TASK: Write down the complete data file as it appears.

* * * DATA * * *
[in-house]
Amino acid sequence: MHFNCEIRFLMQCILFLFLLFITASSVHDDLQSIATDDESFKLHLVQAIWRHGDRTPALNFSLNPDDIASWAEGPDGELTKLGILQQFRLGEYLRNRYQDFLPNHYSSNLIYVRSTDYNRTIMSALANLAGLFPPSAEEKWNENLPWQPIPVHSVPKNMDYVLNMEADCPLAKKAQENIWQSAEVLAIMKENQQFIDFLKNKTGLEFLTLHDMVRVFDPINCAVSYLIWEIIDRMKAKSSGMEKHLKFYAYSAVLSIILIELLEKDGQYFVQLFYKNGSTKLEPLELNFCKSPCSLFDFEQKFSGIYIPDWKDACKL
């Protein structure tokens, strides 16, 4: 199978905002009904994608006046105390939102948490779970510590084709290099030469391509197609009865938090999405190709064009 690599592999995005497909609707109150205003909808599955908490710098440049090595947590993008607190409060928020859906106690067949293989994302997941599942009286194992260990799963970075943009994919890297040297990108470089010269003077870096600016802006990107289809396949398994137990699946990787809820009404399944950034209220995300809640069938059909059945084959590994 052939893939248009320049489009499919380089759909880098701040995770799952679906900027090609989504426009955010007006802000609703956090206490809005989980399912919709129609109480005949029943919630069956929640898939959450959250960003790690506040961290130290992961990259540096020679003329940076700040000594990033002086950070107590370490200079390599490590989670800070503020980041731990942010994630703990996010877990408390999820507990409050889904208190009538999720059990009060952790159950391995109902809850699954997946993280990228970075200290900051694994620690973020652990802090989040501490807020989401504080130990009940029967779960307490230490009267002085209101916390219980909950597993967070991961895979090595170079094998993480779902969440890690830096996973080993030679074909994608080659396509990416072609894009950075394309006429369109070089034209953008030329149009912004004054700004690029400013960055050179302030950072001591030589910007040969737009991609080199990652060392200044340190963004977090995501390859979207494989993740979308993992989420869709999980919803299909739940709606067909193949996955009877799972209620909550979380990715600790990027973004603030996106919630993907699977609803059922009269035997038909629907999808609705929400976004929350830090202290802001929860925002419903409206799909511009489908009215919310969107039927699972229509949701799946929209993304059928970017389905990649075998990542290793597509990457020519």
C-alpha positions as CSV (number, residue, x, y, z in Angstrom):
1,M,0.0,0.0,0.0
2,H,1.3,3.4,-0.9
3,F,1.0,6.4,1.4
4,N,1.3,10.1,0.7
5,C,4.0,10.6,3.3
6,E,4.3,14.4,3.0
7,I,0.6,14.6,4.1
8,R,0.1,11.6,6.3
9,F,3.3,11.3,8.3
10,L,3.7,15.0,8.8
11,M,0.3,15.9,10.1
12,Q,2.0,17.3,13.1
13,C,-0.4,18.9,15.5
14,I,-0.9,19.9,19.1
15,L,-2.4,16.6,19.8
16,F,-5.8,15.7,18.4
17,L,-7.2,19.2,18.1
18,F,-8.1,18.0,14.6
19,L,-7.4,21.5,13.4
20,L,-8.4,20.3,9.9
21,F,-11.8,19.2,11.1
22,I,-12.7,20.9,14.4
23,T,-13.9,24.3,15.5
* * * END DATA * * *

[in-house]
Amino acid sequence: MHFNCEIRFLMQCILFLFLLFITASSVHDDLQSIATDDESFKLHLVQAIWRHGDRTPALNFSLNPDDIASWAEGPDGELTKLGILQQFRLGEYLRNRYQDFLPNHYSSNLIYVRSTDYNRTIMSALANLAGLFPPSAEEKWNENLPWQPIPVHSVPKNMDYVLNMEADCPLAKKAQENIWQSAEVLAIMKENQQFIDFLKNKTGLEFLTLHDMVRVFDPINCAVSYLIWEIIDRMKAKSSGMEKHLKFYAYSAVLSIILIELLEKDGQYFVQLFYKNGSTKLEPLELNFCKSPCSLFDFEQKFSGIYIPDWKDACKL
């Protein structure tokens, strides 16, 4: 199978905002009904994608006046105390939102948490779970510590084709290099030469391509197609009865938090999405190709064009 690599592999995005497909609707109150205003909808599955908490710098440049090595947590993008607190409060928020859906106690067949293989994302997941599942009286194992260990799963970075943009994919890297040297990108470089010269003077870096600016802006990107289809396949398994137990699946990787809820009404399944950034209220995300809640069938059909059945084959590994 052939893939248009320049489009499919380089759909880098701040995770799952679906900027090609989504426009955010007006802000609703956090206490809005989980399912919709129609109480005949029943919630069956929640898939959450959250960003790690506040961290130290992961990259540096020679003329940076700040000594990033002086950070107590370490200079390599490590989670800070503020980041731990942010994630703990996010877990408390999820507990409050889904208190009538999720059990009060952790159950391995109902809850699954997946993280990228970075200290900051694994620690973020652990802090989040501490807020989401504080130990009940029967779960307490230490009267002085209101916390219980909950597993967070991961895979090595170079094998993480779902969440890690830096996973080993030679074909994608080659396509990416072609894009950075394309006429369109070089034209953008030329149009912004004054700004690029400013960055050179302030950072001591030589910007040969737009991609080199990652060392200044340190963004977090995501390859979207494989993740979308993992989420869709999980919803299909739940709606067909193949996955009877799972209620909550979380990715600790990027973004603030996106919630993907699977609803059922009269035997038909629907999808609705929400976004929350830090202290802001929860925002419903409206799909511009489908009215919310969107039927699972229509949701799946929209993304059928970017389905990649075998990542290793597509990457020519």
C-alpha positions as CSV (number, residue, x, y, z in Angstrom):
1,M,0.0,0.0,0.0
2,H,1.3,3.4,-0.9
3,F,1.0,6.4,1.4
4,N,1.3,10.1,0.7
5,C,4.0,10.6,3.3
6,E,4.3,14.4,3.0
7,I,0.6,14.6,4.1
8,R,0.1,11.6,6.3
9,F,3.3,11.3,8.3
10,L,3.7,15.0,8.8
11,M,0.3,15.9,10.1
12,Q,2.0,17.3,13.1
13,C,-0.4,18.9,15.5
14,I,-0.9,19.9,19.1
15,L,-2.4,16.6,19.8
16,F,-5.8,15.7,18.4
17,L,-7.2,19.2,18.1
18,F,-8.1,18.0,14.6
19,L,-7.4,21.5,13.4
20,L,-8.4,20.3,9.9
21,F,-11.8,19.2,11.1
22,I,-12.7,20.9,14.4
23,T,-13.9,24.3,15.5